Squeezing performance out of CUDA

GPU code is known for being capable of extremely fast computation, but such performance only comes with well crafted code.

The following are the iterations I went through to squeeze performance out of a CUDA kernel for matrix multiplication in CSR format. Testing was done on a Quadro FX 5800 with CUDA 3.2 and involved a matrix multiplication of a large 52000x52000 sparse matrix with about 1% non-zero entries. All timings listed here are imprecise, and only meant to give an idea of relative performance.

Initial (naive) implementation

__global__ void cuda_mat_mul_kernel(const int *rows,
                                    const int *cols,
                                    const scalar_t *data,
                                    const scalar_t *v,
                                    scalar_t *dest,
                                    int N){
  int row = threadIdx.x + blockIdx.x * blockDim.x;
  if(row >= N)
     return;
  int row_start = rows[row];
  int row_end   = rows[row+1];
  float sum = 0.0f;
  for(int i = row_start; i < row_end; i++)
     sum += data[i] * v[cols[i]];
  dest[row] = sum;
}

This is a pretty straightforward implementation, similar to what one would write as a serial CPU implementation. It uses one thread per row, each of which simply computes the dot product and writes it back to global. This kernel takes about 100 milliseconds to run, several times slower than the equivalent CPU code.

Memory coalescing

Perhaps the most important factor in optimizing CUDA performance is to allow memory coalescing when accessing global memory. This is possible when sequential words of memory are accessed by sequential threads in a warp (thread 0 reads word 0, thread 1 reads word 1, etc.). This implementation achieves this by having multiple threads per row, which access words at an offset equal to their thread number within the block. The partial sum of each thread is then stored in per-block shared memory, which is then summed and stored as the final result.

#define THREADS_PER_BLOCK 32
__global__ void cuda_mat_mul_kernel(const int *rows,
                                    const int *cols,
                                    const scalar_t *data,
                                    const scalar_t *v,
                                    scalar_t *dest,
                                    int N){

  __shared__ volatile scalar_t sums[THREADS_PER_BLOCK * 2];
  const int row_start = rows[blockIdx.x];
  const int row_end   = rows[blockIdx.x+1];
  
  scalar_t sum = 0.0f;
  for(int i = row_start + threadIdx.x; i < row_end; i += THREADS_PER_BLOCK){
     sum += data[i] * v[cols[i]];
  }
  
  sums[threadIdx.x] = sum;
  __syncthreads();

  /* hardcoded reduction for 32 threads */
  sums[threadIdx.x] += sums[threadIdx.x + 16];
  sums[threadIdx.x] += sums[threadIdx.x +  8];
  sums[threadIdx.x] += sums[threadIdx.x +  4];
  sums[threadIdx.x] += sums[threadIdx.x +  2];
  sums[threadIdx.x] += sums[threadIdx.x +  1];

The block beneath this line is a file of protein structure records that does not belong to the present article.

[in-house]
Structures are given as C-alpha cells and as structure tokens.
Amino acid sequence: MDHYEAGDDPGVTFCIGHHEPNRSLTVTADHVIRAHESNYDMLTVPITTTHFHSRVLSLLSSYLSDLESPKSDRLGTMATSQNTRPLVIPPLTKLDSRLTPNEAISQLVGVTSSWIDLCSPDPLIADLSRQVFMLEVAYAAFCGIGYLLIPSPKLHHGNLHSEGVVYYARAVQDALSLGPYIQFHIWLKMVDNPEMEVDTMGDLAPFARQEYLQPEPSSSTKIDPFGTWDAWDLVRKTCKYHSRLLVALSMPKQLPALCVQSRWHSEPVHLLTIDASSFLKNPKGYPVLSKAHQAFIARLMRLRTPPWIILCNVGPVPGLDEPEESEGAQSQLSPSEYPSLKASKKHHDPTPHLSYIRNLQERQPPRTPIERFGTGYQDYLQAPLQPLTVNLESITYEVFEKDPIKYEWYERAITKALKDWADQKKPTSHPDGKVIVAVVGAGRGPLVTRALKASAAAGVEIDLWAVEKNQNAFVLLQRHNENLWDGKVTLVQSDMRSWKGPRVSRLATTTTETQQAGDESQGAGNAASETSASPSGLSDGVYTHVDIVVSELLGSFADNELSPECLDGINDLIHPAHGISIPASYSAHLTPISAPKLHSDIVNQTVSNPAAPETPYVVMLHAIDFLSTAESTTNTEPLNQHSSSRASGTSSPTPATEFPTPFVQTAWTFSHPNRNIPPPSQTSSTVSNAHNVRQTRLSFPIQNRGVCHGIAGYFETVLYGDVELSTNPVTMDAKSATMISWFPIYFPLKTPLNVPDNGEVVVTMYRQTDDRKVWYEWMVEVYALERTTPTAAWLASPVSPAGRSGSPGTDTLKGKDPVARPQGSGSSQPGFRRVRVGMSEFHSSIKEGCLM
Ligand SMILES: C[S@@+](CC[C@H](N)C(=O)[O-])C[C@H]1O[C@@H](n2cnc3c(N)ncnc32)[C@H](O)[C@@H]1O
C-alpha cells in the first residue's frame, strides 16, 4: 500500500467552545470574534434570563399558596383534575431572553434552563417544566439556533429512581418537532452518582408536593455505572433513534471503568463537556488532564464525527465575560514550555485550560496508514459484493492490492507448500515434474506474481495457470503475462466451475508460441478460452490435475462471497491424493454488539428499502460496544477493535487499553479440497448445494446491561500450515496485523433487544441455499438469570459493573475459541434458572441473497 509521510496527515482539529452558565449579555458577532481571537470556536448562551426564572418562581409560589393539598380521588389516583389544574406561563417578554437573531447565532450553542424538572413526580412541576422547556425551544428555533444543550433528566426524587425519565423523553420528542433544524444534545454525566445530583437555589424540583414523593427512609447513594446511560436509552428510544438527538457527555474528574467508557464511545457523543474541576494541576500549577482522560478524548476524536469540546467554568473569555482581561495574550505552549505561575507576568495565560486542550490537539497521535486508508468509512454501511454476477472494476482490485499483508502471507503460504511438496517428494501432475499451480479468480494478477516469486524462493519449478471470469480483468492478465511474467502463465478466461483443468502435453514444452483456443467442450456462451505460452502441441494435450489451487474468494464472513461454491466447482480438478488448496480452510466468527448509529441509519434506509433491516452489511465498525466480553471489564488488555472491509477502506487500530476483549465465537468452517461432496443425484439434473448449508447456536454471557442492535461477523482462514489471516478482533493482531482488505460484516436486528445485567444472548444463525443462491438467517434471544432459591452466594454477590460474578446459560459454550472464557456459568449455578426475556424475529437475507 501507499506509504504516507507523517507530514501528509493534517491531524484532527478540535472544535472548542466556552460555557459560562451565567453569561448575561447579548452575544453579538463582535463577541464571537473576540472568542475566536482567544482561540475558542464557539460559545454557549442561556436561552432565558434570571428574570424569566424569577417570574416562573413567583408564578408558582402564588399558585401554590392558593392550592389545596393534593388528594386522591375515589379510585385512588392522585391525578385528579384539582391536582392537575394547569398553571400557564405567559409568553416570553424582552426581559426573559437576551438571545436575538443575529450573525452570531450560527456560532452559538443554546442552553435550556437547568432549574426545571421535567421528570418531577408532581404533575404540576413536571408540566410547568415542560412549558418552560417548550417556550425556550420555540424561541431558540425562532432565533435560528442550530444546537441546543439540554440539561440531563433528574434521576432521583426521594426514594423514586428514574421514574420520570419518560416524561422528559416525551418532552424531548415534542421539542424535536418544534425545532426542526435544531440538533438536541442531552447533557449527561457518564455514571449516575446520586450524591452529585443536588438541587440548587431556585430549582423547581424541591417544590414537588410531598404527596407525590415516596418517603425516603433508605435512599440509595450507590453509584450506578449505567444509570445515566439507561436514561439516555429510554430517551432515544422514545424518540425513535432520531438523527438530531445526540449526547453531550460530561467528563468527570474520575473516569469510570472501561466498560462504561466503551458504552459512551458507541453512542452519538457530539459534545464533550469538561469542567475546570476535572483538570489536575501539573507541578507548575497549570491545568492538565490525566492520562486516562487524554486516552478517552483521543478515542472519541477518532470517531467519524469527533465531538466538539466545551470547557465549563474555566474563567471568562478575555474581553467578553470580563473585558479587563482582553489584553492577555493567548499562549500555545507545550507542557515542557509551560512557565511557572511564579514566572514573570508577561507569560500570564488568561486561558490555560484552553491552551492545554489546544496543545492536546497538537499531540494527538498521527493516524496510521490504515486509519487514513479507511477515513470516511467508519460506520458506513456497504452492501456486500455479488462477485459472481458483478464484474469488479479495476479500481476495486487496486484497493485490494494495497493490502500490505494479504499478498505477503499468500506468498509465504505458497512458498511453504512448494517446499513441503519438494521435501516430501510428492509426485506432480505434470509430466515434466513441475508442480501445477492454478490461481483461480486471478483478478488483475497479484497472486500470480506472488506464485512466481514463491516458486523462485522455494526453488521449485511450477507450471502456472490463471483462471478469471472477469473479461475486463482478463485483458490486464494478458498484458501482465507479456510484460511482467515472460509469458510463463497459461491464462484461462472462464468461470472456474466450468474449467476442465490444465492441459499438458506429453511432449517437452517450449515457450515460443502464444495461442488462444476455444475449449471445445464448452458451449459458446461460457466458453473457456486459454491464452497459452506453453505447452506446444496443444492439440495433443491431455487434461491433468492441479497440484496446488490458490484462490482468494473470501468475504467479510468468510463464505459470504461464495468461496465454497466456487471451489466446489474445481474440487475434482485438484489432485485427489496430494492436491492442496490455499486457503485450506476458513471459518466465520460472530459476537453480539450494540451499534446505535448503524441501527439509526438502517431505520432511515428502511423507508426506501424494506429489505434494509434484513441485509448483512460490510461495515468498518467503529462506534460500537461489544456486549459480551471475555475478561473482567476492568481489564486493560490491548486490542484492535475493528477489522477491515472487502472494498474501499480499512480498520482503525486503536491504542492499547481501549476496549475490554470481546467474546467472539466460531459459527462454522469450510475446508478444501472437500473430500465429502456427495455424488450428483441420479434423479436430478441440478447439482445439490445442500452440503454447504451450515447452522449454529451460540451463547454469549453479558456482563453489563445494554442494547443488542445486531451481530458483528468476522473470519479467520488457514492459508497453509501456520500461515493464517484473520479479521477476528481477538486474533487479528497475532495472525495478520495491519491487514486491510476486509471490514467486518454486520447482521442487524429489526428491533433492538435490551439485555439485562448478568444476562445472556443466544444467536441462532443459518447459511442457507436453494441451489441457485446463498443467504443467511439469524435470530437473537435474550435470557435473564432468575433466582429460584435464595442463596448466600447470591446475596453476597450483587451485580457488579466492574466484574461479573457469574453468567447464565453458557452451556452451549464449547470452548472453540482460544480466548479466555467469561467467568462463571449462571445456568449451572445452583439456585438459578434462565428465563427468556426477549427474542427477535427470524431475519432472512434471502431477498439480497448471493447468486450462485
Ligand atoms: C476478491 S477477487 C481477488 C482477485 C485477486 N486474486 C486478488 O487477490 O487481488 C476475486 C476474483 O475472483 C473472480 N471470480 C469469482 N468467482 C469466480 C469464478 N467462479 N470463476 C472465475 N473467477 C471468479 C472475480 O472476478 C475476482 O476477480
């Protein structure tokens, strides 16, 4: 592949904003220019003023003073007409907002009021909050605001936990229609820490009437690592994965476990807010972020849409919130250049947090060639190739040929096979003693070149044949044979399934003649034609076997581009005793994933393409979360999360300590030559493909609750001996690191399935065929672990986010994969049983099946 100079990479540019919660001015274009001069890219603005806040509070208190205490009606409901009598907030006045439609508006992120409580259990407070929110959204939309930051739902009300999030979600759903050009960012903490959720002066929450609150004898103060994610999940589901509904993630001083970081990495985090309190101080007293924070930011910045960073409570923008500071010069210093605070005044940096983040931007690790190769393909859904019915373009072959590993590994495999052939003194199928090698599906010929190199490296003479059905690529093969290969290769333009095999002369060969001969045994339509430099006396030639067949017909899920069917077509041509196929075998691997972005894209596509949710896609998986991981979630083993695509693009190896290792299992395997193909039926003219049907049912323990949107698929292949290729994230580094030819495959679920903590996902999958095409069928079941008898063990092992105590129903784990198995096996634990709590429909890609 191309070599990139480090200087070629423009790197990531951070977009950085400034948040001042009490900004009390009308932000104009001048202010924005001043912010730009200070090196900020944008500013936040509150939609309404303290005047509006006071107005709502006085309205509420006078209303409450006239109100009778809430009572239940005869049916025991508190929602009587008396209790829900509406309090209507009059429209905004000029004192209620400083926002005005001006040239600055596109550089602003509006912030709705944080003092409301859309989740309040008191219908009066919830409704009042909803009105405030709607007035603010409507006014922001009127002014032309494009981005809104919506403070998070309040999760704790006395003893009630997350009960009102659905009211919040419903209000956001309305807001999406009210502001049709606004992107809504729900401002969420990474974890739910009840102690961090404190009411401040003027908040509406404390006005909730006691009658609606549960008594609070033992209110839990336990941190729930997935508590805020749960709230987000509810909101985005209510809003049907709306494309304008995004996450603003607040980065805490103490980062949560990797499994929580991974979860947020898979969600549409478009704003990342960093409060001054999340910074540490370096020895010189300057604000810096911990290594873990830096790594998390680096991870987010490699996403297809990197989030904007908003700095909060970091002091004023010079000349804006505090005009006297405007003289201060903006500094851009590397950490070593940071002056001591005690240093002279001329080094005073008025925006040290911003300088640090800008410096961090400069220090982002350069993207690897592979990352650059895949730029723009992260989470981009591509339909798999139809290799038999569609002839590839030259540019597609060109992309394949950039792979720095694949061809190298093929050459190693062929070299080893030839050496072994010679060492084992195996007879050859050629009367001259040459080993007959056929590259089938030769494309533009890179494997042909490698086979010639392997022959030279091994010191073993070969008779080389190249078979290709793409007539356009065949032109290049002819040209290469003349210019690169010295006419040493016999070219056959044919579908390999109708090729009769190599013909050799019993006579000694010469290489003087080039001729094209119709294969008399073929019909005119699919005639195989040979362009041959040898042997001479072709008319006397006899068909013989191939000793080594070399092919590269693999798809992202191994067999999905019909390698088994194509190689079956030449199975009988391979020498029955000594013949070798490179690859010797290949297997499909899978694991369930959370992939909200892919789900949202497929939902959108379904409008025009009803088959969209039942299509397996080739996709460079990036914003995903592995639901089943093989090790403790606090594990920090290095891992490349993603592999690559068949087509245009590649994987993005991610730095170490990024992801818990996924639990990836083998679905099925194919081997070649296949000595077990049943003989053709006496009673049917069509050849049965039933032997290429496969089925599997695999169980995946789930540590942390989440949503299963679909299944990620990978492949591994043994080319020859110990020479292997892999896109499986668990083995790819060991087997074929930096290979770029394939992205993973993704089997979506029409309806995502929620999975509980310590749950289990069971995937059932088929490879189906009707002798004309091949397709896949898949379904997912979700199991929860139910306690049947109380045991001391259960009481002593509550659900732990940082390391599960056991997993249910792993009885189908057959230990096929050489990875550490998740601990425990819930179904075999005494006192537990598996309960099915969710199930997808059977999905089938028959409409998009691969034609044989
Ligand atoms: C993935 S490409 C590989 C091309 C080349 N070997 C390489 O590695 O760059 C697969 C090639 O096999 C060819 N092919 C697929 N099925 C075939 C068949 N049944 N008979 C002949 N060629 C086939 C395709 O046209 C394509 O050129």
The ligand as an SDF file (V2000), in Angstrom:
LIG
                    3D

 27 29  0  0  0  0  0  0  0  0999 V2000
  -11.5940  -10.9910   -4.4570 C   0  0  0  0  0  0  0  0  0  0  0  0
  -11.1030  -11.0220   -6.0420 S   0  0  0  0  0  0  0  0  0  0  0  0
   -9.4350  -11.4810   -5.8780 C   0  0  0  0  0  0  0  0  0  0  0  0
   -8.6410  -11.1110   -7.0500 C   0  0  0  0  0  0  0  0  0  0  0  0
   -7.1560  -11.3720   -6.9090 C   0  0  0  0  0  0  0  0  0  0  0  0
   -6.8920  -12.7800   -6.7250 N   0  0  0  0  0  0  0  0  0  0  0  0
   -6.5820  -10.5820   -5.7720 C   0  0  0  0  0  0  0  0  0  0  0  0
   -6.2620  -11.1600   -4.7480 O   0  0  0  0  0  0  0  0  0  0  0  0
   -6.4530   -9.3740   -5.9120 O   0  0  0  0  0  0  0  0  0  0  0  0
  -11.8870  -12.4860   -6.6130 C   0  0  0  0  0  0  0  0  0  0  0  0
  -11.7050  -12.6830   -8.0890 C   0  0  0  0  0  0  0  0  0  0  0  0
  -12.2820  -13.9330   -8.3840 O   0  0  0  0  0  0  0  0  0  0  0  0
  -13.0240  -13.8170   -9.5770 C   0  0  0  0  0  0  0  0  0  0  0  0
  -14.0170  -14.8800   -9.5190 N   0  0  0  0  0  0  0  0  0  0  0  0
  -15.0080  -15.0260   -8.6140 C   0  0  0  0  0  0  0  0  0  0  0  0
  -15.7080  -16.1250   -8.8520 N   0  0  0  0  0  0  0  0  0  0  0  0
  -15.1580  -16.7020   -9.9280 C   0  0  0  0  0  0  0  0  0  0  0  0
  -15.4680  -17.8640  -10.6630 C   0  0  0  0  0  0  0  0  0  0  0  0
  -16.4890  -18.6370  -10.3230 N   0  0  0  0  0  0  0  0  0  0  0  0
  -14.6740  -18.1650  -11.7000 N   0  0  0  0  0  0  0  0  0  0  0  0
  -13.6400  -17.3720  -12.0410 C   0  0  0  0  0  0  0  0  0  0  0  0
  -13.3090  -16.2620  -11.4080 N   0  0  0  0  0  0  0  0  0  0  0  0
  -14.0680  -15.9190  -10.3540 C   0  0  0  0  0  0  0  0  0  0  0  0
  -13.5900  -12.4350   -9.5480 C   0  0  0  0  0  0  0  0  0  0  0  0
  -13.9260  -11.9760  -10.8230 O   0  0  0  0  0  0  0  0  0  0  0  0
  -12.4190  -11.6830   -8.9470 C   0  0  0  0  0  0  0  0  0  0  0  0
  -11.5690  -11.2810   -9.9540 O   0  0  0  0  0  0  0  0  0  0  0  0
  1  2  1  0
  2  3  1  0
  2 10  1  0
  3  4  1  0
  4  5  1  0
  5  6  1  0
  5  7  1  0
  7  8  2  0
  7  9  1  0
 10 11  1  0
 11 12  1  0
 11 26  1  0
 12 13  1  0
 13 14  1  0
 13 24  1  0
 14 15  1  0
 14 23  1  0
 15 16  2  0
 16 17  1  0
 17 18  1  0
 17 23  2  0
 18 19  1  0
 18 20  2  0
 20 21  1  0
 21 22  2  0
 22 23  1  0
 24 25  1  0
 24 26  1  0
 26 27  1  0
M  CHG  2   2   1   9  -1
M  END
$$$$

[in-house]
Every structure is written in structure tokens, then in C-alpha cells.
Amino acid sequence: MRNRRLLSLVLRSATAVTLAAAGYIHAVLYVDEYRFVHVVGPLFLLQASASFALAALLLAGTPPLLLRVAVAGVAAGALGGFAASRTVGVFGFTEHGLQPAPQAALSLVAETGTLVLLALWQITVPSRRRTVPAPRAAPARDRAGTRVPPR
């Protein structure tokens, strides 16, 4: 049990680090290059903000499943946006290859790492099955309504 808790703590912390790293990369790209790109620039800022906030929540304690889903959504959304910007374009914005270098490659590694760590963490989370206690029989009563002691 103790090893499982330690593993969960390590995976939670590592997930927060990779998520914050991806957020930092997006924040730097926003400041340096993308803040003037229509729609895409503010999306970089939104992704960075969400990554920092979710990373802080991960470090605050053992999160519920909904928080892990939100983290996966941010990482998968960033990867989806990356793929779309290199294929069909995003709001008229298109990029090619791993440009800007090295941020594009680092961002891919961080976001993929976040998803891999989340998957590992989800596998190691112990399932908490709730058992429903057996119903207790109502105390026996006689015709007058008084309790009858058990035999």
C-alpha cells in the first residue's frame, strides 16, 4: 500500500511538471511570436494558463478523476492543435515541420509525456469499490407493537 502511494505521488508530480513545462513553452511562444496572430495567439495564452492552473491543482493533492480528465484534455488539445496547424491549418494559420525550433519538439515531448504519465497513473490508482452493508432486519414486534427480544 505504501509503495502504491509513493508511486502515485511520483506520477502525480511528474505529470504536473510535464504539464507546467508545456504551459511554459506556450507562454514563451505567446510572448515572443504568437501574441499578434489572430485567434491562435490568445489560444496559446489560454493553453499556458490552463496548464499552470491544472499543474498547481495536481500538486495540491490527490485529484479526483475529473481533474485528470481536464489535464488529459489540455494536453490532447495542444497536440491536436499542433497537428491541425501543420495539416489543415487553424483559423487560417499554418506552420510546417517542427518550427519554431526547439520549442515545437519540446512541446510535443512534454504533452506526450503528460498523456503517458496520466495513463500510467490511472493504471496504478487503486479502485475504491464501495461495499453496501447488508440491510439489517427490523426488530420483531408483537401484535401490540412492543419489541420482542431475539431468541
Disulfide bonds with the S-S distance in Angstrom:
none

if(threadIdx.x == 0)
     dest[row] = sums[0];
}

This kernel allows reads from the data and cols vectors to be coalesced. The reduction works without __syncthreads() calls between each addition since the threads will be executing them simultaneously. This is similar to the reduction example in the NVIDIA GPU Computing SDK. This kernel improved perforamnce to about 5 milliseconds.

Texture Memory

Although reads to data and cols are not coalesced, accesses to the v vector is still non-coalesced. By caching v in texture memory, the random reads will be faster.

texture<scalar_t> texRef;
#define THREADS_PER_BLOCK 32
__global__ void cuda_mat_mul_kernel(const int *rows,
                                    const int *cols,
                                    const scalar_t *data,
                                    const scalar_t *v,
                                    scalar_t *dest,
                                    int N){

  __shared__ volatile scalar_t sums[THREADS_PER_BLOCK * 2];
  const int row_start = rows[blockIdx.x];
  const int row_end   = rows[blockIdx.x+1];
  
  scalar_t sum = 0.0f;
  for(int i = row_start + threadIdx.x; i < row_end; i += THREADS_PER_BLOCK){
     //sum += data[i] * v[cols[i]];
     sum += data[i] * tex1Dfetch(texRef, cols[i]);
  }
  
  sums[threadIdx.x] = sum;
  __syncthreads();

  /* hardcoded reduction for 32 threads */
  sums[threadIdx.x] += sums[threadIdx.x + 16];
  sums[threadIdx.x] += sums[threadIdx.x +  8];
  sums[threadIdx.x] += sums[threadIdx.x +  4];
  sums[threadIdx.x] += sums[threadIdx.x +  2];
  sums[threadIdx.x] += sums[threadIdx.x +  1];
  
  if(threadIdx.x == 0)
     dest[row] = sums[0];
}

/* on CPU */
size_t offset = size_t(-1);
cudaBindTexture(&offset, texRef, v);

Using texture memory increases performance to about 3 milliseconds.

Other potential improvements

I implemented several other improvements which achieved small performance improvements. Results may vary.

Implementing these further increased performance to about 2 milliseconds.

A final word

If you are in fact writing something similar, existing libraries like cuBLAS and cusparse are likely much faster than what one would create in a reasonable amount of time. The NVIDIA GPU-Accelerated Libraries page is a good place to start. The excellent CUSP C++ library also has a CSR kernel almost equivalent to this one, and is a very convenient library for most sparse matrix applications.